Is Social Media Ruining Your Posture?
First of all, I spend plenty of time scrolling through Facebook, Instagram and Twitter feeds on my iPhone (all in the name of business research).
So, this is not a post telling you to spend less time on social media, as that would be hypocritical.
Instead, this article is intended to help you optimise your posture whilst enjoying social media on your mobile device, so you can breathe properly, and avoid neck, shoulder, elbow and back pain and a host of other problems associated with hours spent hunching over a smartphone or tablet.
Think of it as desk ergonomics for your body.
In the UK alone, people are spending an average of 3 hours and 16 minutes a day on their smartphone (read more here).
Much of this time is spent hunched over, looking down, with the device held out in front of you, usually in one hand.
This hunched position promotes the following:
- Depressed ribcage, which interrupts diaphragm position and causes shallow, chest breathing (this is bad).
- Rounded and internally rotated shoulders which makes you tight across the chest and front of the shoulders and weak across the back of the shoulders and upper back and can lead to big rotator cuff problems and shoulder pain.
- Rounded upper back (slouching) which can tighten your upper abdominals and lead to weakness in the thoracic erector muscles and is a big cause of upper back and neck pain
- Forward Head Posture, where the head migrates forwards and the short muscles at the back of the neck tighten up, further interrupting breathing patterns and leading to a whole host of neck, shoulder and upper back pain syndromes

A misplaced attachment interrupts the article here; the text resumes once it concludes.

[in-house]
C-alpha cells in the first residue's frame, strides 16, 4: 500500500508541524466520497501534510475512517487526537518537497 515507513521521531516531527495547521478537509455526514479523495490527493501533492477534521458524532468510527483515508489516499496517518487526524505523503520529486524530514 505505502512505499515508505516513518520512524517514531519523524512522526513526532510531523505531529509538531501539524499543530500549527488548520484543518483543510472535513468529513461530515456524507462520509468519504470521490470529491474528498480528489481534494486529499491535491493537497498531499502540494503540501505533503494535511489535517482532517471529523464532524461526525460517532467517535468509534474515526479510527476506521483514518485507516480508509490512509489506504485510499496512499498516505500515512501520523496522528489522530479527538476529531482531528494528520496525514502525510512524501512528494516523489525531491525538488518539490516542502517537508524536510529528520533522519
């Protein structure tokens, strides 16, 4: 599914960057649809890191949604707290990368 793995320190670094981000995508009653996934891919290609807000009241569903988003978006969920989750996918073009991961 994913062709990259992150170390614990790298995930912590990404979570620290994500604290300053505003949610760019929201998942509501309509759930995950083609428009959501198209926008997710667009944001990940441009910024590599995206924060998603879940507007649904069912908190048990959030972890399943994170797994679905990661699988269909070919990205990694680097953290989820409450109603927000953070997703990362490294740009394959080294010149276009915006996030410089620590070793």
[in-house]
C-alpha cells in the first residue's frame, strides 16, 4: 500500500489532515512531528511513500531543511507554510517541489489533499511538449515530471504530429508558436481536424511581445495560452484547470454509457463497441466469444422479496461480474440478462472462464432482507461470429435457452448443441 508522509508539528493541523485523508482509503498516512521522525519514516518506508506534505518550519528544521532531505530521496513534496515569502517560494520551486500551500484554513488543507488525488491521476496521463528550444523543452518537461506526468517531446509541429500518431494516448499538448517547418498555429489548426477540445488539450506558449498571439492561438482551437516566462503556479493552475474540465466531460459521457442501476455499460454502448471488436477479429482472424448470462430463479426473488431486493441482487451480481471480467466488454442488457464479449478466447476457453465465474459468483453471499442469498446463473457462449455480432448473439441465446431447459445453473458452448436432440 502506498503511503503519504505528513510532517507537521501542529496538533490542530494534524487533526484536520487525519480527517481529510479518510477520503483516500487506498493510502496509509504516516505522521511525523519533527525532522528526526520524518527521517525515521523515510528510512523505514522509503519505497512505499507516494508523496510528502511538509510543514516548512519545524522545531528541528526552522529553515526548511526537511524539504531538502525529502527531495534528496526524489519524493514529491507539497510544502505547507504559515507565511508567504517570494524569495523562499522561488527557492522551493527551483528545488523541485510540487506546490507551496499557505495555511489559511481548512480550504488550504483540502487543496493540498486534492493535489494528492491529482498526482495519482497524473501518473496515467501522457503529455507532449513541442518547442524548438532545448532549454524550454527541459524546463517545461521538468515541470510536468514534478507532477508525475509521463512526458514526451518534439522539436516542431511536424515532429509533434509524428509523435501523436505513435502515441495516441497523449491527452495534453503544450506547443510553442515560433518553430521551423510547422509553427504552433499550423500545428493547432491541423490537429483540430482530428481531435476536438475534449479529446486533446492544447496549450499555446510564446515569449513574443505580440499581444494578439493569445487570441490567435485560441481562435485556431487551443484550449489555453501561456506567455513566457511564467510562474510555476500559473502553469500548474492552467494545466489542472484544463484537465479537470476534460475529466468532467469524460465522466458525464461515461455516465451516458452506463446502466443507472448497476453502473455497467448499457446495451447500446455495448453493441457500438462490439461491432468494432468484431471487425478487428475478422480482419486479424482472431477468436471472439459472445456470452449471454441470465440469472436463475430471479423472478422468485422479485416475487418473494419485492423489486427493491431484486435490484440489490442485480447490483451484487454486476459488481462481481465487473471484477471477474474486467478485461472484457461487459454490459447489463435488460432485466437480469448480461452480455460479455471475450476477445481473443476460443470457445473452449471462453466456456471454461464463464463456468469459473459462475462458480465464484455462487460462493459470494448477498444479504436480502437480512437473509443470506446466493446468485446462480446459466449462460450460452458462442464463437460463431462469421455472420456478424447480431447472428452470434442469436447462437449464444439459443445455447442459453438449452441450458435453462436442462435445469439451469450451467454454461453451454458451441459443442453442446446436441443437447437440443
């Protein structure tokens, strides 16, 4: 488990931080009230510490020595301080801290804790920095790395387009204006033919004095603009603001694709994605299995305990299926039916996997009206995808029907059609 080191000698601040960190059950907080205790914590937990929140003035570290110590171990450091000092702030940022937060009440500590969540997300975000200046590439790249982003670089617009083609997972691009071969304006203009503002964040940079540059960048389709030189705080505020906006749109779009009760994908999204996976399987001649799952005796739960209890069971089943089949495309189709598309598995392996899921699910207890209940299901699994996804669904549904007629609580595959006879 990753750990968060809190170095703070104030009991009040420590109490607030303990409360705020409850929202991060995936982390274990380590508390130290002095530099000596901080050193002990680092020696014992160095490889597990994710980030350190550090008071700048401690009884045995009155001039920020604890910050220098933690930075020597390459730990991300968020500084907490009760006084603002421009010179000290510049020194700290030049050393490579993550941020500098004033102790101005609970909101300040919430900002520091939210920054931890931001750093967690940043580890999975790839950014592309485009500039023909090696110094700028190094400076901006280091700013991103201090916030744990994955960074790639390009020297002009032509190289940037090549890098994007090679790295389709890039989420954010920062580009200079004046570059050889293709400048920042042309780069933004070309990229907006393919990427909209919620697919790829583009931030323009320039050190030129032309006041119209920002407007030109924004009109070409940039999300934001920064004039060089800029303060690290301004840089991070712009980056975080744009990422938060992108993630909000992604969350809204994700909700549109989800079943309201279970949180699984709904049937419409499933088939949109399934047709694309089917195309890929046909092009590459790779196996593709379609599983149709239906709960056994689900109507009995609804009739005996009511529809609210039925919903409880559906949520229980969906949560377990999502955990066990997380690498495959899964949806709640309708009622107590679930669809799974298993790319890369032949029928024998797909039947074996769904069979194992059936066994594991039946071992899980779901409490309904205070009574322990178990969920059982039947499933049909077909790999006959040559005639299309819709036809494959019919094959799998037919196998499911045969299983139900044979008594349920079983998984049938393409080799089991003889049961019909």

- Lower back pain. Not such an obvious link, but when the upper back (thoracic spine) becomes rounded (more than natural) and the surrounding muscluature tight, it often leads to excess movement in the lumbar spine and lack of stability, which is a huge issue if you have back pain
- If you spend that 3 hours 16 minutes in a chair, then it’s likely that your hip flexors will get tight (again a big cause of excess movement in the lumbar spine and back pain) and your glutes (buttock muscles) can become weak and dysfunctional (if your glutes are not working then you’re predisposing yourself to lower back pain).
Also, think how much healthier and fitter you could be if you spent 1 hour a day improving your posture and exercising and only 2 hours, 16 minutes on your phone. Just a thought.
Instead of reinventing the wheel, or writing a long article about how to fix your poor posture and crappy smartphone set up, I simply want to share this excellent video from Kelly Starret, founder of Mobility WOD.
Enjoy and apply!
If you enjoyed this article and found it useful, please leave me a comment below and recommend it to anyone you think it might help.